“Or, a physician might say he did a diabetic foot exam, when in fact he never had the patient take off his shoes. We can tell that from the audio and the checklist the actors completes. Another doctor who says he did one may have actually gone through all the proper steps.”
Screening for depression is another area where providers commonly fall short, says Weiner.
“They say they screen for depression, but we can hear whether they did or not. Unfortunately, very often they ask only a few basic questions that don’t really constitute a screen. Others will really go through the PHQ-9, which is the formal VA screening tool for depression.”
Weiner’s group has also looked at contextual errors involving real patients. The way it usually works, the researchers will have a table set up at a primary care clinic, where they invite patients awaiting their appointments to become involved in a quality-improvement project. Those who agree are given an encrypted recorder, which they can either conceal or keep out in the open when they meet with their provider. They hand the recorder back to the researchers after the visit.
Given the ethically sensitive nature of the work, it is overseen by a national advisory board that VA set up in 2015.
Unlike the standardized patient method, the one involving real patients does not allow researchers to compare how the same person is treated by different doctors, across different settings. But it has its own advantages, and offers a unique window on the actual care Veterans receive.
"We've built and published a coding system for listening to those recordings and scoring the physicians' performance in a variety of areas,” says Weiner. "We've been able to show that what we measure is significant. It can predict how Veterans are going to do."
When real patients choose to keep the recorder out in the open, the data are tagged accordingly by the research team, versus data collected without the doctor’s awareness. But the recordings are still useful in improving quality.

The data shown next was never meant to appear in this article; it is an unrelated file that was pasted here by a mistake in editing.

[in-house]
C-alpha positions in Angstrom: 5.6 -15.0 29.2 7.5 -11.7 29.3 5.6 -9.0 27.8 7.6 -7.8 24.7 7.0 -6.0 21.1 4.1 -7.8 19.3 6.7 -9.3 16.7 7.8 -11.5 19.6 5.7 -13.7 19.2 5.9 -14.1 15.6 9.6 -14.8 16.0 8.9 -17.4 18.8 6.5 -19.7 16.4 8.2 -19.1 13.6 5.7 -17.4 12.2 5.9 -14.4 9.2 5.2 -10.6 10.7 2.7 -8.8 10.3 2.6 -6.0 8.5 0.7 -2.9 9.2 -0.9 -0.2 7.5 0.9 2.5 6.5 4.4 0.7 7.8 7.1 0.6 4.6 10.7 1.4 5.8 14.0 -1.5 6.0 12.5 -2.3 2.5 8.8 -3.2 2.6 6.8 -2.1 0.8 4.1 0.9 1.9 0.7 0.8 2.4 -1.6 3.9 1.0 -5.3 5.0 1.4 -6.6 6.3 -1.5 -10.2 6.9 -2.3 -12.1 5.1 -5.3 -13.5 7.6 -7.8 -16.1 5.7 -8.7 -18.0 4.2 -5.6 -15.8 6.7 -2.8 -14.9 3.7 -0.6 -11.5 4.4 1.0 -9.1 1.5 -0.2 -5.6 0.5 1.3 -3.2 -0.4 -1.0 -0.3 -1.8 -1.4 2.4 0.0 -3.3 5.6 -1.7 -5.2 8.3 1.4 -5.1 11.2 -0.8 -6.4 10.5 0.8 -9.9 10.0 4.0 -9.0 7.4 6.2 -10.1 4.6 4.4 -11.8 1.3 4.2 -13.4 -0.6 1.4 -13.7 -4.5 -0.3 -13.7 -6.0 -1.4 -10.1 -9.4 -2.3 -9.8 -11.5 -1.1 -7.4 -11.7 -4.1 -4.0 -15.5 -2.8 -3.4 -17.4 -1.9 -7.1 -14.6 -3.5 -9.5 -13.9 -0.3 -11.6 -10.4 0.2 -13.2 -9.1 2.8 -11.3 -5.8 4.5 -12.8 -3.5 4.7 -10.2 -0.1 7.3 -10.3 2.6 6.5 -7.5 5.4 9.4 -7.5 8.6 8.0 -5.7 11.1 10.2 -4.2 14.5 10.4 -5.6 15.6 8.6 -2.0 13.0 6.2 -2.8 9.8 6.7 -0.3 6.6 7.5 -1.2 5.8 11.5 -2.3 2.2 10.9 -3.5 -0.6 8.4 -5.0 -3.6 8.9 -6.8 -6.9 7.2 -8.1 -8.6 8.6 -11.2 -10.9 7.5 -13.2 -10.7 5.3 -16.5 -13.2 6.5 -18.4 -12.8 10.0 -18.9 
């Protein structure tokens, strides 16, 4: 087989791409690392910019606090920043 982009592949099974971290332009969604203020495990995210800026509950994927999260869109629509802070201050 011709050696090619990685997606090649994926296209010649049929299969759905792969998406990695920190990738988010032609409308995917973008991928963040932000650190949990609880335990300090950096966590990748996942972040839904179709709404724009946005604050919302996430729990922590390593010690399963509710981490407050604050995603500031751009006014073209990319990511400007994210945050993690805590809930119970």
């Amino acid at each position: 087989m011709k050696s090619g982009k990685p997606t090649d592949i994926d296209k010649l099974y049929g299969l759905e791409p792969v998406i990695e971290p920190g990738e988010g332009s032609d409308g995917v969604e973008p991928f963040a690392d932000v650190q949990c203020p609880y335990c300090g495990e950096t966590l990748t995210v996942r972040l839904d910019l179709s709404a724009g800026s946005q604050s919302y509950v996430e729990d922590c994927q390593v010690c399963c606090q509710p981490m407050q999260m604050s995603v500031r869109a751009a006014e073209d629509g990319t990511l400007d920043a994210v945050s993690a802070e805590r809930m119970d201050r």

Over the past decade, thousands of real patients have taken part in Weiner’s research, providing observational audio data from their doctor visits, and the team currently has VA operational and research funding to use and study the method at VA primary care clinics in six cities, with the goal of improving care.
Weiner: “We generate reports based on what we heard, we feed that back to the [primary care] teams, and based on that, they try to improve the care they provide to the next round of patients.”
Building on his studies around medical care, Weiner was invited by senior VA executives to bring the method to VA’s homeless programs. Here, the focus is not on contextual errors, but on whether these “homeless Veterans” (as played by actors) are getting the services they are supposed to get, and with the right level of respect and caring.
During 2017, “unannounced standardized Veteran” visits took place at 30 Community Resource and Referral Centers (CRRCs) nationwide. These are VA sites, separate from VA medical centers, that help Veterans who are homeless or at risk of becoming so. The sites are not shelters, although they do directly provide food, showers, and laundry facilities. Mainly, they offer assessment and case-management and partner with community agencies, and with other VA programs, to help Veterans avoid or come out of homelessness.
The actors pretending to be homeless or at-risk Veterans didn’t audio-record their encounters with VA staff, but they filled out questionnaires right afterward to document the experience.